Departing Berlin as if for a weekend trip

Departing Berlin as if for a weekend trip

This is an except from The Ruby Family Histories (2006), written from Helga Ruby's point of view. 

I must say that my mother performed magnificently in that crisis. As already pointed out, she had been a society lady who left all business to my father. And yet, when things were really desperate, after we had been cheated, she did not fall apart, but instead, turned herself around and did whatever she had to do to get us out of there.

That morning she took stock of our situation and said calmly we would have to leave immediately. She then contacted Mr. Meisner and told him what had happened. In a little while, he called back to say that he had gotten us train tickets to Munich and the train was leaving in an hour and a half. He told us, “Don’t take anything with you; just get on that train with a couple of small bags, like you are going away for the weekend.”

We appealed to my grandmother, Betty Wolgemuth, to come with us, but she declined, as she had all along. She said she was a German, first and foremost, and would never leave the Fatherland. She had always said that Hitler was a passing phenomenon, that Germany was too decent a country to suffer such barbarism for long. I don’t know if she still believed that in 1938, but she projected a sense of fatalism.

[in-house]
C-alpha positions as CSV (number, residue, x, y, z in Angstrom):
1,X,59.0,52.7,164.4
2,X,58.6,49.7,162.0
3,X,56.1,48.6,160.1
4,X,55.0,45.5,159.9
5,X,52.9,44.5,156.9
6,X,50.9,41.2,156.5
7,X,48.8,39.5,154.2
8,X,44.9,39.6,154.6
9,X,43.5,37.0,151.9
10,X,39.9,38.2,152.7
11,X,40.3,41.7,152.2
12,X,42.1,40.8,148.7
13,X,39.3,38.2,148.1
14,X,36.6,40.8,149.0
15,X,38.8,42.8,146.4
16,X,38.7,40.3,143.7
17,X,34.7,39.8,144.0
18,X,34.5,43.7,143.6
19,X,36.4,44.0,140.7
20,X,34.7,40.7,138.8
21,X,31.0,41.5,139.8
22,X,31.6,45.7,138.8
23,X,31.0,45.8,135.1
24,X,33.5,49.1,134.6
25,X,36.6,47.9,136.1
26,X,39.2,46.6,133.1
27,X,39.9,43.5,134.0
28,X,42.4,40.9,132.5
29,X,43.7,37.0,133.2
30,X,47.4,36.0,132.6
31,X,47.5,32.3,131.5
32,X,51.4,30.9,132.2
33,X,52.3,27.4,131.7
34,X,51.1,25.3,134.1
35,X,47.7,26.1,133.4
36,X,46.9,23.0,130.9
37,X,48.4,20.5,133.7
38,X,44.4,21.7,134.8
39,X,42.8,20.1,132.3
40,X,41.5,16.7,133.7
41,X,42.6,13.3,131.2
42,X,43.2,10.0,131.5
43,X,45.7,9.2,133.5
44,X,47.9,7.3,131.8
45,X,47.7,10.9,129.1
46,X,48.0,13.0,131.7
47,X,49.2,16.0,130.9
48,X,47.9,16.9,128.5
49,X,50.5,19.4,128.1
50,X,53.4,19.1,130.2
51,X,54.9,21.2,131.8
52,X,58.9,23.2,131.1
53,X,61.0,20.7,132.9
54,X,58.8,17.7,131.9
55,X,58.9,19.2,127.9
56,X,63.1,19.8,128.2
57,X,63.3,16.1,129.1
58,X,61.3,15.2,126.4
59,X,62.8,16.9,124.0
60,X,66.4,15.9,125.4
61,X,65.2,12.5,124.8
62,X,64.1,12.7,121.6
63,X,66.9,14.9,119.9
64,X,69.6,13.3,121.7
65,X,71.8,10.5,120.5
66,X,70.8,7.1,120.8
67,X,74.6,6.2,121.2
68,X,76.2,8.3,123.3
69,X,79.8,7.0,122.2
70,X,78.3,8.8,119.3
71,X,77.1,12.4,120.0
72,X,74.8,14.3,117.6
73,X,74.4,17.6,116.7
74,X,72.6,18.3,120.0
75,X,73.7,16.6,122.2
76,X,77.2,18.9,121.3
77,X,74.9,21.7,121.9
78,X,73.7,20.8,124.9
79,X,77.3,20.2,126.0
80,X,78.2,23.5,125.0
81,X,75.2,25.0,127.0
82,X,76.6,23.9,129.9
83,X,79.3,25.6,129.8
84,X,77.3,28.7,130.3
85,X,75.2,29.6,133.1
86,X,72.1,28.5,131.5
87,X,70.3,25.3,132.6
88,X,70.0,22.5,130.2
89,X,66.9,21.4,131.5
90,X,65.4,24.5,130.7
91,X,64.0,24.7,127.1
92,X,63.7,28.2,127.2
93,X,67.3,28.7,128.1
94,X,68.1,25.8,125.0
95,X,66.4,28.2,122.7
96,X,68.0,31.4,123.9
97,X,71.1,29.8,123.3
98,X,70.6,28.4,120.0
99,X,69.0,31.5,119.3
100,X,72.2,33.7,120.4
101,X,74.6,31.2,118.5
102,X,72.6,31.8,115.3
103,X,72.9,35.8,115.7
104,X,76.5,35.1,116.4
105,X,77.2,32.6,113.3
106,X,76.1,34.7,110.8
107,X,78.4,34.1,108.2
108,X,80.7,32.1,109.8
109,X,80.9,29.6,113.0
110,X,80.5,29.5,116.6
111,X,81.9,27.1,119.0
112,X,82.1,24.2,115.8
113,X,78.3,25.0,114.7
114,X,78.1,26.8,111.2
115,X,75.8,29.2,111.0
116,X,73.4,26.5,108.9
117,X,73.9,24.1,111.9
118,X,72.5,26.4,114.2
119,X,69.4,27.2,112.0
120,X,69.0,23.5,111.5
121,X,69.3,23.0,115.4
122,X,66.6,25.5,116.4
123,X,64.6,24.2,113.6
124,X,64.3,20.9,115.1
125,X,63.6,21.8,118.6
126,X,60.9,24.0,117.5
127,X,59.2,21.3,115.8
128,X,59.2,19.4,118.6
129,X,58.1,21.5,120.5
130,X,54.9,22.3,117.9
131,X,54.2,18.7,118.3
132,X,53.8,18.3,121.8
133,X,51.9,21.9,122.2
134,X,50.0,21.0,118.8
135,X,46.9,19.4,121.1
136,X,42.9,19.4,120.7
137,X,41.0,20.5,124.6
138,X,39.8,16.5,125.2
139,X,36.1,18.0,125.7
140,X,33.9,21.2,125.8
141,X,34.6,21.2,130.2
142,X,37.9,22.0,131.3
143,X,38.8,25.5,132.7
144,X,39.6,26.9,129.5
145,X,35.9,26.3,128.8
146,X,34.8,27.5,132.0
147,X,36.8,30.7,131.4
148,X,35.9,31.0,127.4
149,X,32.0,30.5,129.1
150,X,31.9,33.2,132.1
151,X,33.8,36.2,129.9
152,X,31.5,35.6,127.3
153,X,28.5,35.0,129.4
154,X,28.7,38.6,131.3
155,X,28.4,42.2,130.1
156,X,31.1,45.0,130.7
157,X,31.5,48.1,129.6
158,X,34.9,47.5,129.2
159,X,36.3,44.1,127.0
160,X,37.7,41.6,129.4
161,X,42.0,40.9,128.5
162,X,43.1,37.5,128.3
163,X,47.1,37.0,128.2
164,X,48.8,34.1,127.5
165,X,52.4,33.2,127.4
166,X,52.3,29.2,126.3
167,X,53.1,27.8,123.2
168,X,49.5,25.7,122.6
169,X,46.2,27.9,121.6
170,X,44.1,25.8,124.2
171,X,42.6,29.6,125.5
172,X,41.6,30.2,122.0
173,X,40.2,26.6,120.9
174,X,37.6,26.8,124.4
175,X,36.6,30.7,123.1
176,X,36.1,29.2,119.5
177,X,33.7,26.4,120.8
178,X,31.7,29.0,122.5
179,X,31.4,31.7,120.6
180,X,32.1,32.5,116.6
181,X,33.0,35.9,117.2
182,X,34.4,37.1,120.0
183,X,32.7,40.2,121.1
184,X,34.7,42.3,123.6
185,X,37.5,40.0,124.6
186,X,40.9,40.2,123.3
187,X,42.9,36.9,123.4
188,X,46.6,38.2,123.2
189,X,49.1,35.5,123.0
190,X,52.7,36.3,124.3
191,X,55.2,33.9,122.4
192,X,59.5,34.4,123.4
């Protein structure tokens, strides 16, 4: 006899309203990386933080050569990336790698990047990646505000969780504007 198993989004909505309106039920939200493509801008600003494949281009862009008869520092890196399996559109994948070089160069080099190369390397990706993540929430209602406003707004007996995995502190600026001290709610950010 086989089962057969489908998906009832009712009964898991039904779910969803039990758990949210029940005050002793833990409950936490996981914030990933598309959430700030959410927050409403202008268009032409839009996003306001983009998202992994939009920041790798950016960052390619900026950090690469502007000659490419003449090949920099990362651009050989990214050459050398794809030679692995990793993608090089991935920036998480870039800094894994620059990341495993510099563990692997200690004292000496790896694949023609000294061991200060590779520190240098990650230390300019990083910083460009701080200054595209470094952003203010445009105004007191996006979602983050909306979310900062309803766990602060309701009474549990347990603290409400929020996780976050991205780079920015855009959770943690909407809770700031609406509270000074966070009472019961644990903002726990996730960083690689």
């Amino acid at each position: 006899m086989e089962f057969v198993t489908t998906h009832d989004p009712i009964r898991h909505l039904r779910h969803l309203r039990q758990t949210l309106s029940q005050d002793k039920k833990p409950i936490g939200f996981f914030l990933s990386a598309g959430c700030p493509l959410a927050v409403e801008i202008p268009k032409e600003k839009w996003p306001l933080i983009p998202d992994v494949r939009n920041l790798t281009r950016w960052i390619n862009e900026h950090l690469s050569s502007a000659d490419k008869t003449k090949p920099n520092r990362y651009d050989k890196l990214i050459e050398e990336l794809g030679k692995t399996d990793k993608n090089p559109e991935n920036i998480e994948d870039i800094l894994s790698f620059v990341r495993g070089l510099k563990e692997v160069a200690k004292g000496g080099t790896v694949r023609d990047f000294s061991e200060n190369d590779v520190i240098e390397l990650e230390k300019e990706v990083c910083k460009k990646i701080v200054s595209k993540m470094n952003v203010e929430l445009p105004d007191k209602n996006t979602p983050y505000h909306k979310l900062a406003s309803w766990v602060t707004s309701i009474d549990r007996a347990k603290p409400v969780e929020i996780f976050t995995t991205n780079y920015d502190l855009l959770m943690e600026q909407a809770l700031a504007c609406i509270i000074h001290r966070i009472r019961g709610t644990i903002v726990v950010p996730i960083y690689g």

Betty met us at the train station, but we had to keep apart and not embrace. We had to hold our emotions and not cry, because we didn’t want to attract any attention to ourselves. She just gave us a peck on the cheek, as though we were going away for the weekend. Of course, we would never see her again.

As will be seen, we left in her possession $20,000 my father had been hiding with the idea that she would send it to us when we needed it. Two years later, she managed to do just that and that money quite literally saved our lives.

In Munich, we stayed at the house of a rabbi, who had been contacted on our behalf by my father’s rabbi in Berlin, while the arrangements were being made to smuggle us out of Germany. We were supposed to be there only two to three days, but that turned into a week because I contracted pneumonia.

He was a very good man and he and his wife took good care of me.